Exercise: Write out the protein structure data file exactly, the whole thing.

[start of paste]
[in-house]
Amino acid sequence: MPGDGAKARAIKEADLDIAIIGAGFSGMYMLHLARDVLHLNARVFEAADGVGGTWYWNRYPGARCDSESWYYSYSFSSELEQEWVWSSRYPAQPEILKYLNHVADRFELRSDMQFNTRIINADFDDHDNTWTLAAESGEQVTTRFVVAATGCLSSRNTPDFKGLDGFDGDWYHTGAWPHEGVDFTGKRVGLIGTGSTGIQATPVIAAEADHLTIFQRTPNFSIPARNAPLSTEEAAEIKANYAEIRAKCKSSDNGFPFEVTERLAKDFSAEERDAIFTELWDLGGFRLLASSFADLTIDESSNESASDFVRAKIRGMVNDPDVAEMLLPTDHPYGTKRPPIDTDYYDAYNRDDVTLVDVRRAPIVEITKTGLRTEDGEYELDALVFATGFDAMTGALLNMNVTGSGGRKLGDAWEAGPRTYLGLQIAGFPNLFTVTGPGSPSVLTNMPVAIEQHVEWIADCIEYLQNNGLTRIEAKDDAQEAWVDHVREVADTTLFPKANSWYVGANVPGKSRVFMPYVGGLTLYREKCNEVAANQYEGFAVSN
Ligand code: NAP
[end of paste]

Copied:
[in-house]
Amino acid sequence: MPGDGAKARAIKEADLDIAIIGAGFSGMYMLHLARDVLHLNARVFEAADGVGGTWYWNRYPGARCDSESWYYSYSFSSELEQEWVWSSRYPAQPEILKYLNHVADRFELRSDMQFNTRIINADFDDHDNTWTLAAESGEQVTTRFVVAATGCLSSRNTPDFKGLDGFDGDWYHTGAWPHEGVDFTGKRVGLIGTGSTGIQATPVIAAEADHLTIFQRTPNFSIPARNAPLSTEEAAEIKANYAEIRAKCKSSDNGFPFEVTERLAKDFSAEERDAIFTELWDLGGFRLLASSFADLTIDESSNESASDFVRAKIRGMVNDPDVAEMLLPTDHPYGTKRPPIDTDYYDAYNRDDVTLVDVRRAPIVEITKTGLRTEDGEYELDALVFATGFDAMTGALLNMNVTGSGGRKLGDAWEAGPRTYLGLQIAGFPNLFTVTGPGSPSVLTNMPVAIEQHVEWIADCIEYLQNNGLTRIEAKDDAQEAWVDHVREVADTTLFPKANSWYVGANVPGKSRVFMPYVGGLTLYREKCNEVAANQYEGFAVSN
Ligand code: NAP